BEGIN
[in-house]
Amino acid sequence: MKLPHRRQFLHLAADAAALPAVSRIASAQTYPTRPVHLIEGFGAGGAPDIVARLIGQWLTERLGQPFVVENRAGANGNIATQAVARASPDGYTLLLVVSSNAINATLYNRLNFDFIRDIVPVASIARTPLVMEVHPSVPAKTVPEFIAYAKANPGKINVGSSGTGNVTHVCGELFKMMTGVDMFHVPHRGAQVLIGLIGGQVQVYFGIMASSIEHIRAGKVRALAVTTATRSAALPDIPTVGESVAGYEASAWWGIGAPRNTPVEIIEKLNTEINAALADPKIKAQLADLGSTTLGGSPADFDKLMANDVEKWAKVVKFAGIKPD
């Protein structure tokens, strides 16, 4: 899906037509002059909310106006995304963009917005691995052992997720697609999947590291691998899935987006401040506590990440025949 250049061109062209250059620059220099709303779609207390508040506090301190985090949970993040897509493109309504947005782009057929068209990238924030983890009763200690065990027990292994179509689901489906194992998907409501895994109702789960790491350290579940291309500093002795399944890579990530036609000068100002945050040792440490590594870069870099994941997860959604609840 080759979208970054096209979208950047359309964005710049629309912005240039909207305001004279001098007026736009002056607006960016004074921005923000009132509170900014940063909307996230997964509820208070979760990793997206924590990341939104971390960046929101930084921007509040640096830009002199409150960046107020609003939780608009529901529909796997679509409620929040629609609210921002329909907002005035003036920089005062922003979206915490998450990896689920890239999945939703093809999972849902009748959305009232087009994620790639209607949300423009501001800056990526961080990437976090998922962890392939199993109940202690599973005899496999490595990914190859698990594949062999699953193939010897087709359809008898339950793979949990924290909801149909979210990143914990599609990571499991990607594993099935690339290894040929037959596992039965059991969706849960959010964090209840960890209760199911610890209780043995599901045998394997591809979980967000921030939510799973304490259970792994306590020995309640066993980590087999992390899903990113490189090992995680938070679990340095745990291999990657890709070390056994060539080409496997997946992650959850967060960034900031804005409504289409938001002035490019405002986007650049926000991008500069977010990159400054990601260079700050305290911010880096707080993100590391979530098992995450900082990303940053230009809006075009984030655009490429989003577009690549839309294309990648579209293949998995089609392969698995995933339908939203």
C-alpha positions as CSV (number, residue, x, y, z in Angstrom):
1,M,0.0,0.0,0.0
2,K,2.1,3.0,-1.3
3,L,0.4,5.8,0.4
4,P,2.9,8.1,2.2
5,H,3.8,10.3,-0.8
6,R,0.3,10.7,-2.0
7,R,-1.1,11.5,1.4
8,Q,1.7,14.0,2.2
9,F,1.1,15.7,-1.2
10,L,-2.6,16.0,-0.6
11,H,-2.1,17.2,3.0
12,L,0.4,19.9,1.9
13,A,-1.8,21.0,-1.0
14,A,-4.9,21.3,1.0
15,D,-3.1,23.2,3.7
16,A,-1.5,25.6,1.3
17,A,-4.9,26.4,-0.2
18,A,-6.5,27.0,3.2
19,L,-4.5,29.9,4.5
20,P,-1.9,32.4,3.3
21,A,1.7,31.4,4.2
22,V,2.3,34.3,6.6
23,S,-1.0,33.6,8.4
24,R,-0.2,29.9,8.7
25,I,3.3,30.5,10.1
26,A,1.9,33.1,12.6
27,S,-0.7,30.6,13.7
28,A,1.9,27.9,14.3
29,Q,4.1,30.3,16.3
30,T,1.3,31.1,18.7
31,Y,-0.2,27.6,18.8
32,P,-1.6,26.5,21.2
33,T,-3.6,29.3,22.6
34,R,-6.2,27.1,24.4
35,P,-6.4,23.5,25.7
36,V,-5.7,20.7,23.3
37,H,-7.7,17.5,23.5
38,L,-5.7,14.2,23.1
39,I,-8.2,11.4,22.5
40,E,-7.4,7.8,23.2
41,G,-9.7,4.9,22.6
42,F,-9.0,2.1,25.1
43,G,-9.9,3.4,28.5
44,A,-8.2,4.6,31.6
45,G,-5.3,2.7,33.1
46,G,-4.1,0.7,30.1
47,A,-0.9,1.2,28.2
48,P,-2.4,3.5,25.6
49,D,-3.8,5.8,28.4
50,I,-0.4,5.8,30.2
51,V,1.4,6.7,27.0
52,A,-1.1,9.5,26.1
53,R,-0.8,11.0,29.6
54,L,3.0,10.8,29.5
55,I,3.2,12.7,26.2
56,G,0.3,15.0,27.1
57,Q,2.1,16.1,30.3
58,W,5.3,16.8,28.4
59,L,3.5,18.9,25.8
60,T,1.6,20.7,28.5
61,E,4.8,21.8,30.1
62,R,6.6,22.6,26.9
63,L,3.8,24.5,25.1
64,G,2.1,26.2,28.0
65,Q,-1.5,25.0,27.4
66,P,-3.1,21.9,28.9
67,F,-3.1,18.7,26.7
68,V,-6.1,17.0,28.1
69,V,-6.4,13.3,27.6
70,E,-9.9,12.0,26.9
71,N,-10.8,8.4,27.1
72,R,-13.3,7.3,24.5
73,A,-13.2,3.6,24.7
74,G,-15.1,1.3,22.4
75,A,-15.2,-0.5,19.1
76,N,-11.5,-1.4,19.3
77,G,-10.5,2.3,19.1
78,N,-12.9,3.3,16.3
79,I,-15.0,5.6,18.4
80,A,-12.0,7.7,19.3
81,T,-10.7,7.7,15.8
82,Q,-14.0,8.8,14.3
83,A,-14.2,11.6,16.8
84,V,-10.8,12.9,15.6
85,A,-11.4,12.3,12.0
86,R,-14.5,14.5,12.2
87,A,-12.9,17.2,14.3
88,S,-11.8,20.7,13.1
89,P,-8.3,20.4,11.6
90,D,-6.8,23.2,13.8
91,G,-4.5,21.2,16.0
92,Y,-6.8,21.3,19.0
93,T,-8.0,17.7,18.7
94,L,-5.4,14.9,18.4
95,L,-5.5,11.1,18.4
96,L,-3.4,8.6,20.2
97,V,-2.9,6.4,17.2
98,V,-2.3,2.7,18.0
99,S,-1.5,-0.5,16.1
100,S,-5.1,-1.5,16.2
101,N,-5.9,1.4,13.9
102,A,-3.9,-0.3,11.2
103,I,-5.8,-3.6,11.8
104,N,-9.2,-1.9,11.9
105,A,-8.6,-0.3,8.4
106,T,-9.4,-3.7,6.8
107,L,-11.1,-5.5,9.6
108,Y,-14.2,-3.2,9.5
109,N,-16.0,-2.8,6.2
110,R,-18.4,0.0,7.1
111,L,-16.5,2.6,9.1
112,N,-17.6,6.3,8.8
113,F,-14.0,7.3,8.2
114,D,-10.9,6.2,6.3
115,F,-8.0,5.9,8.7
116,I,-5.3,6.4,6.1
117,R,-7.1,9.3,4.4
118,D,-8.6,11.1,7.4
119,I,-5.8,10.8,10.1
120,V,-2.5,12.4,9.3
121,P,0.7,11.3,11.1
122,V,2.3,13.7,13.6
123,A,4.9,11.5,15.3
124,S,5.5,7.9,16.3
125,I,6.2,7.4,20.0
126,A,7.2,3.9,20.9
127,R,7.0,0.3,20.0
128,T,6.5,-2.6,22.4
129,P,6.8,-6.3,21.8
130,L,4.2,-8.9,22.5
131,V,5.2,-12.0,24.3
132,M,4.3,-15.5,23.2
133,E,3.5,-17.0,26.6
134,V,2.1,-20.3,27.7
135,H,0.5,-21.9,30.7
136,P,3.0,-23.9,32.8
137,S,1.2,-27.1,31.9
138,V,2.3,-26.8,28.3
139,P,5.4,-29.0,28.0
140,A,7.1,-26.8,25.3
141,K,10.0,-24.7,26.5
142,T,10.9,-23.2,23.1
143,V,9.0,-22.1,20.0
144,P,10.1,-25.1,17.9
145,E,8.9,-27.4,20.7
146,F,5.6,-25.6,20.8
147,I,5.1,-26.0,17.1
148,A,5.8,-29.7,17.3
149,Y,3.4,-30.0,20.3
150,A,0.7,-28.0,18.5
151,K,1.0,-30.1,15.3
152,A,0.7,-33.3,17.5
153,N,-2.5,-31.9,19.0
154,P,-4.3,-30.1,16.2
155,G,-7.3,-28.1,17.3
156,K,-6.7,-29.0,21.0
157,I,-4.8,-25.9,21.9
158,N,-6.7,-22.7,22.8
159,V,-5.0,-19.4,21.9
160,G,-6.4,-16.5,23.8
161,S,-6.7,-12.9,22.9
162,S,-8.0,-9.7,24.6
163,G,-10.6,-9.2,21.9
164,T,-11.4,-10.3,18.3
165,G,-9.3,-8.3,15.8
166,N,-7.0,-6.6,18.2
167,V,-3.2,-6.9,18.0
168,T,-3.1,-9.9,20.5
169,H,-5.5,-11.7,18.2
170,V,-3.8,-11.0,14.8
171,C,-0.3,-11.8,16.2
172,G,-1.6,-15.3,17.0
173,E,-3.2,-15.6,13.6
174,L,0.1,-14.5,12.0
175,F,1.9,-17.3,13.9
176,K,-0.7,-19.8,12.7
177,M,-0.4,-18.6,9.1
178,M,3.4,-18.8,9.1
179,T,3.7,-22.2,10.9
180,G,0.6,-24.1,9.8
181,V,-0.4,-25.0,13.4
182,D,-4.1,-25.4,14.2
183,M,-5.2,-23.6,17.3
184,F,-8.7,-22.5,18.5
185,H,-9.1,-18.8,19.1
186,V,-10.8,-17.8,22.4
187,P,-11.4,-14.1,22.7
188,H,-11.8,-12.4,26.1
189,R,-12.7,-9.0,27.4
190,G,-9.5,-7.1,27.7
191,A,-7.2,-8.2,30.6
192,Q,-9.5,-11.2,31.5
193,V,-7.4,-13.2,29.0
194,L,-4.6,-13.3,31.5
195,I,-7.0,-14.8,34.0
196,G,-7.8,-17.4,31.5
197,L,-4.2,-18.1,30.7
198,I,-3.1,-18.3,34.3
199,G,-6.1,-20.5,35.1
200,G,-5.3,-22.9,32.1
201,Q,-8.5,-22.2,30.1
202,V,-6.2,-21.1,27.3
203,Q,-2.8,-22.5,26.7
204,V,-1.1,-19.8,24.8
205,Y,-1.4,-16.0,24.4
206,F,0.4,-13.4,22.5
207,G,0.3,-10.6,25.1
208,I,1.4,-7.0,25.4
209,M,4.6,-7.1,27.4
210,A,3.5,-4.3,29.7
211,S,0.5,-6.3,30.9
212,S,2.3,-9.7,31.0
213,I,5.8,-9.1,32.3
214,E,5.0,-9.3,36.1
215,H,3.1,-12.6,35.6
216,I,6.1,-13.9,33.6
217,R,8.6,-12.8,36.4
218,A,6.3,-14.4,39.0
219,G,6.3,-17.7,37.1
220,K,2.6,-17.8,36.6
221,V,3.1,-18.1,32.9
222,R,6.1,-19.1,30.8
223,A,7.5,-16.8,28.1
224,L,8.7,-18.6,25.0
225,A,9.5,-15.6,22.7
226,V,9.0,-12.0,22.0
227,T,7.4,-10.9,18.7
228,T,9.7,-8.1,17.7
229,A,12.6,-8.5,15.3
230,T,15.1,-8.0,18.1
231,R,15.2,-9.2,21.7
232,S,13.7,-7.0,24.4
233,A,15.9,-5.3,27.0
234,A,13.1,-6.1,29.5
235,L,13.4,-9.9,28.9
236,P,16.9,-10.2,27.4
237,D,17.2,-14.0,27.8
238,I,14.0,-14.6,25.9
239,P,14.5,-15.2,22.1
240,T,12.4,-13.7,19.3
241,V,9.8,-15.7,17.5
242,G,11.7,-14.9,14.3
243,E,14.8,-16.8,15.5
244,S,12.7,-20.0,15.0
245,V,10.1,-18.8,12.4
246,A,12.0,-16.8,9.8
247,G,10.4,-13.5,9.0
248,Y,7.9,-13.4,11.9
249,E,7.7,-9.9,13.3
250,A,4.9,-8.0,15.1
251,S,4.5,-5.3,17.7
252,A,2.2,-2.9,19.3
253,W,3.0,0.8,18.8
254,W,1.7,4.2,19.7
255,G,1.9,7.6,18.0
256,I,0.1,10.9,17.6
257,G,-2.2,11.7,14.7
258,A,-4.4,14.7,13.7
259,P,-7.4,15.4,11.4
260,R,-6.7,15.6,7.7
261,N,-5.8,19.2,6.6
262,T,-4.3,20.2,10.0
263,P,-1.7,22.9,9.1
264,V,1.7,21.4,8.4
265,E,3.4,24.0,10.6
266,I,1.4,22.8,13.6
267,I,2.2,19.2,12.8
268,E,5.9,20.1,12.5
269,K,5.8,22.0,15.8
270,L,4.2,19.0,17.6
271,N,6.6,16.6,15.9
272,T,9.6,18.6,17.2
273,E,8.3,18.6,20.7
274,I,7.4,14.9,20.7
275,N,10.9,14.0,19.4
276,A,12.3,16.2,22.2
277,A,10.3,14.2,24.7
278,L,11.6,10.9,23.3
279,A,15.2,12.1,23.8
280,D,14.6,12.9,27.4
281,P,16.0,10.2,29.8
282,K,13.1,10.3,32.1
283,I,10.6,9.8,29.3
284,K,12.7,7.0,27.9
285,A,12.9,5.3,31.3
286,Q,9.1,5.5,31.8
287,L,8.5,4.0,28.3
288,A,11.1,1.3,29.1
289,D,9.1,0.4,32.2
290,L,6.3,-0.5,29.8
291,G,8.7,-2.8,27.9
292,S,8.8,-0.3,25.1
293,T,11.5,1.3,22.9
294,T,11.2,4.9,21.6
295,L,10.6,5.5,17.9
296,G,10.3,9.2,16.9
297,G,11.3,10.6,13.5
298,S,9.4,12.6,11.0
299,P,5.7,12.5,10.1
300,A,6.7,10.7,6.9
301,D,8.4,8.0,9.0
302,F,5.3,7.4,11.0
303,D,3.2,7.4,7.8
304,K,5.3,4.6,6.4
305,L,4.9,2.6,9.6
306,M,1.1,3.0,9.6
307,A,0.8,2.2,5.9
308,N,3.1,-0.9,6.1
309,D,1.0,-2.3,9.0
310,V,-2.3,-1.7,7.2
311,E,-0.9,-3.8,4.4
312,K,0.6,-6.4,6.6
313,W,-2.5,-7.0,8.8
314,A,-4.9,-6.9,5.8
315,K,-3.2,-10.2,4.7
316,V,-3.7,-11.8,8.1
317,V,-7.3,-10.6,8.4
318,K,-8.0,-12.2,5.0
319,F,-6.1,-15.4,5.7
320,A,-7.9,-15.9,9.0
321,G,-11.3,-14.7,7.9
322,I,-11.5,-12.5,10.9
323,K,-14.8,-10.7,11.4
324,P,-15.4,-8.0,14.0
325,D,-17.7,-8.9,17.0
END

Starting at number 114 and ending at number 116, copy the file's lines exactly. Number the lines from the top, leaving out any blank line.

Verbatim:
110,R,-18.4,0.0,7.1
111,L,-16.5,2.6,9.1
112,N,-17.6,6.3,8.8